Peace Corps Writers
March 2004

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In This Issue has links to the new articles in this issue of Peace Corps Writers.

Resources has the Bibliography of Peace Corps Writers and other resources for both readers and writers.

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Once Over Lightly

NPCA Conference in Chicago
Peace Corps Writers will hold a series of workshops at the National Peace Corps Association Conference hosted by the Chicago Area Peace Corps Association (CAPCA). The dates of the conference are August 5–8, 2004.
     Workshops titles are:

  • Publishing Your Peace Corps Story (fiction or non-fiction)
  • Careers in Publishing
  • Peace Corps Prose: Literature from the Peace Corps
  • Self-publishing with the new technology

If you are attending the conference, and wish to be considered for participation in one of these workshop panels, please email me at:
Peace Corps Writers will also have a table at the International Bazaar, and any writer who would like to sell and sign books at out table is welcome to do so. We will NOT do the selling for anyone. If you would like to avail yourself of this opportunity, please contact Marian Haley Beil at:
In all probability, there will be a bookstore at the conference that will handle books by Peace Corps writers from the larger publishing houses. We have not, however, heard any specifics from the NPCA or the Chicago RPCVs.

Writing course underway by Peace Corps Writers
Nine RPCVs are now “on line” in the first writing course offered by The class has RPCVs living across the continental U.S., and as far away as southern France and Hawaii. Once a week we gather for a live “chat room” to discuss the current lesson, ask and answer questions, and review what we have written. The ten week course will finish in May. For information on how the class is conducted check out our course Q & A.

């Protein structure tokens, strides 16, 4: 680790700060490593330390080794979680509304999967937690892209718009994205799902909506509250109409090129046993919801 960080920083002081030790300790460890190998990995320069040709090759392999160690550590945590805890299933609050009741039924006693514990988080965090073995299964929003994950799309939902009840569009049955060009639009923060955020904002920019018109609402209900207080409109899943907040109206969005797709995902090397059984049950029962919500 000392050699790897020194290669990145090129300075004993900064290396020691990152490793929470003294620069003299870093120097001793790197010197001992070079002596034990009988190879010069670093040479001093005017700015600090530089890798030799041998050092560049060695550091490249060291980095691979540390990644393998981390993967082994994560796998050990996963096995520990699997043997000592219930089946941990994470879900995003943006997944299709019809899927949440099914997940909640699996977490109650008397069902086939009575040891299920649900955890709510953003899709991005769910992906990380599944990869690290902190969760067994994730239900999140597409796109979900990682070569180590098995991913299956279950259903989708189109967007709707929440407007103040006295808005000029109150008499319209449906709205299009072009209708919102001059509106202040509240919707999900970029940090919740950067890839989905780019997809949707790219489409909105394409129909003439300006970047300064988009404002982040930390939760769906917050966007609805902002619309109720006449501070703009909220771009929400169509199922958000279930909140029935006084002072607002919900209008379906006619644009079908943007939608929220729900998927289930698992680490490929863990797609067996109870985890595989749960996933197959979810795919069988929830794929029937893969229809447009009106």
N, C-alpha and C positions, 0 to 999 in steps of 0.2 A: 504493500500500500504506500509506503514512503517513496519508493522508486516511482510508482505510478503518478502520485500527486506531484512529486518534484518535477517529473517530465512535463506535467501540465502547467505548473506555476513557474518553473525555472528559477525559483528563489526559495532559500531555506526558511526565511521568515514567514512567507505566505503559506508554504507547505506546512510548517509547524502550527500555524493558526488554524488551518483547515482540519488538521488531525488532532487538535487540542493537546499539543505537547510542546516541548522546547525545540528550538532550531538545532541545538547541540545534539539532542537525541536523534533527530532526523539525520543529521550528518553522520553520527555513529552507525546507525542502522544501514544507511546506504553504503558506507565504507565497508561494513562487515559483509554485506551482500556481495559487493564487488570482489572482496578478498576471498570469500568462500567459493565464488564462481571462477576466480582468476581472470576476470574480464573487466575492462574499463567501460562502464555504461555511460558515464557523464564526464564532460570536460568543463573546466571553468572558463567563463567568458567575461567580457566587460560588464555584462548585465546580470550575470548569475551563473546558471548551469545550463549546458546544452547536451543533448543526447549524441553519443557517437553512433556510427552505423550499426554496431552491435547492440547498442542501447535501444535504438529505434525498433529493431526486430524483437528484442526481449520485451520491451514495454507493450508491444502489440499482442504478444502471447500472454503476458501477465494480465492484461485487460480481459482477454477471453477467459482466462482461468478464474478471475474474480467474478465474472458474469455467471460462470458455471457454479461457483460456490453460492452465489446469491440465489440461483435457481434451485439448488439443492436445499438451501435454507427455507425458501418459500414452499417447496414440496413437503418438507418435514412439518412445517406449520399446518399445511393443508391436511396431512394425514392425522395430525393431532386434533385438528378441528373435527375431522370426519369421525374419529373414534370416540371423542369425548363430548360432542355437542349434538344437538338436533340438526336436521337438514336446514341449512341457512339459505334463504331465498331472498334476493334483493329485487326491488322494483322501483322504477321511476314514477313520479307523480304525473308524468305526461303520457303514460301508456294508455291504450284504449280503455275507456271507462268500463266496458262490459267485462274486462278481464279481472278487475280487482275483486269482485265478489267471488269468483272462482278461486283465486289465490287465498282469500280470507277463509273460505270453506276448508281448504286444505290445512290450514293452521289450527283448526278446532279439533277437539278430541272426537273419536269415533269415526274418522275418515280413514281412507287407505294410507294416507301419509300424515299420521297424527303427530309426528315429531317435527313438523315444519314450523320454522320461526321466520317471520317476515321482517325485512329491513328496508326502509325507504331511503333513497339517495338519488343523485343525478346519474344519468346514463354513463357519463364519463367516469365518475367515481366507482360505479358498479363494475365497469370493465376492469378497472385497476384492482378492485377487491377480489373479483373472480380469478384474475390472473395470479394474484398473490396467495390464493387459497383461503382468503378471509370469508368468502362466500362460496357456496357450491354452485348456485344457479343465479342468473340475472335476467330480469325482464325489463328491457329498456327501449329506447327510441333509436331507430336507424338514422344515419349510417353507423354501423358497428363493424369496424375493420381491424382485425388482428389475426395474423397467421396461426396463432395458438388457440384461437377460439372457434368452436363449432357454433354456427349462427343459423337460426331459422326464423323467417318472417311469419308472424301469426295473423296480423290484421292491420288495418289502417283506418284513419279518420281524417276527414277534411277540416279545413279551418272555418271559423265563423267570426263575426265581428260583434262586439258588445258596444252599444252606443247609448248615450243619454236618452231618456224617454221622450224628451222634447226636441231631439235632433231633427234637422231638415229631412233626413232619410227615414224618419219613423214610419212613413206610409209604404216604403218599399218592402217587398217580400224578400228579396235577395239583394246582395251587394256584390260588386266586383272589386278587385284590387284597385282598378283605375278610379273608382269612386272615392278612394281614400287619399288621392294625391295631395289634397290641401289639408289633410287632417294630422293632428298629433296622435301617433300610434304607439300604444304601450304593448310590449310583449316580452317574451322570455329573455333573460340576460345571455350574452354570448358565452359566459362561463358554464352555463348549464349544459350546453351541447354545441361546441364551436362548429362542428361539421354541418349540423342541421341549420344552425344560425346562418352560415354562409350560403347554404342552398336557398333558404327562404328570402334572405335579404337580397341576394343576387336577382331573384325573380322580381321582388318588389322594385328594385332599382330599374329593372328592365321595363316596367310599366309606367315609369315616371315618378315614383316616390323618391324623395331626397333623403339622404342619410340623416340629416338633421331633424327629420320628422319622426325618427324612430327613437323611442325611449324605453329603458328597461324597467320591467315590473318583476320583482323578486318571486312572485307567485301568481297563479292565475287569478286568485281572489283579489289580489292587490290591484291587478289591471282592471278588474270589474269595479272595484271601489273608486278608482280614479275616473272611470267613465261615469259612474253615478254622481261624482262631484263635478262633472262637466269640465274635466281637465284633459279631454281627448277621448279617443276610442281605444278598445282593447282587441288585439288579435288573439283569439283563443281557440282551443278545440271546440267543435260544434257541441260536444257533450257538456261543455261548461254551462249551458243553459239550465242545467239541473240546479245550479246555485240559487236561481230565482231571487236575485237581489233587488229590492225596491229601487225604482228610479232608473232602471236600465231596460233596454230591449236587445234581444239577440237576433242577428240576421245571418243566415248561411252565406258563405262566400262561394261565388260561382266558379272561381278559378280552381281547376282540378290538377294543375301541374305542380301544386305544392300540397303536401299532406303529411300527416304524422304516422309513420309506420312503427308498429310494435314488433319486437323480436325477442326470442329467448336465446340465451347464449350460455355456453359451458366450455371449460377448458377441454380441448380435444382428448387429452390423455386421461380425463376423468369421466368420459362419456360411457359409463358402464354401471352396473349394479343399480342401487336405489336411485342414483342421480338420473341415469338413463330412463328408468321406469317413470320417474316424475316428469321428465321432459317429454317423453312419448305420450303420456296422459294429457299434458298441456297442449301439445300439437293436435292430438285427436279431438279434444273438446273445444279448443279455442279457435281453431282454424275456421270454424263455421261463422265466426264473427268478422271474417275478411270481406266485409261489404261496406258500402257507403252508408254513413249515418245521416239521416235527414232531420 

Writers — donate your Peace Corps book to the NPCA
Up until now there there has not existed a library of books written by RPCVs about their Peace Corps experience. Now the National Peace Corps Association (NPCA) has announced that it will host such a collection in a special library in their Washington, D.C. office. Help build this library of Peace Corps experience books by RPCVs by sending a signed copy of your Peace Corps book to:

RPCV Books
1900 L. Street NW, Suite 205
Washington, D.C. 20036

In This Issue
This issue is filled with some wonderful writing.

  • New to our site in this issue is the first of a series of essays by RPCVs who came of age during the Vietnam War. Some of these RPCVs served both in the Peace Corps and in the army, others were in the diplomatic corps and assigned to Vietnam, while more than a few avoided the war by joining the Peace Corps. The first essay in the series is “The Commander Wore Civies” by Leo Cecchini (Ethiopia 1962–64).
  • Our “Letter from . . . ” was written just a few weeks ago by Melinda Porter (Gabon 1982–83.) Melinda lived in the town of Tchibnaga with Fisheries Volunteer Michael Pensak (Gabon 1982–83), a PCV friend who she has lost touch with after all these years.
  • We interviewed Laurence Leamer (Nepal 1964–66) about his new book on the Kennedy Kids and we reviewed Larry’s book.
  • In “A Writer Writes” this issue we have two essays. One is written by Jac Conaway (St. Lucia 1961–63) entitled, “I Returned” about going back to St. Lucia after of the death of his son’s mother. Jac writes, “My son’s mother died suddenly. I hadn’t seen her for 22 years. It was strange to think of her dead or even to think of her as 44 years old. We were kids in so many ways. Now we are ‘old’ and our son is ‘my’ age.”
         A similar piece, “Meditations on an Old Peace Corps Poem that Surfaces, in a Bar” is by Tom Hebert (Nigeria 1962–64).
  • Our “Journals of Peace” continue.
  • We have four books reviews.
  • Maybe our longest list ever of new books by RPCVs.
  • A piece from our man in Romania, Andy Trincia (Romania 2002–04).
  • And, of course, in “Literary Type” we have all the news we could find on what Peace Corps writers are writing, winning, or just doing. 

I hope you enjoy it all.

— John Coyne

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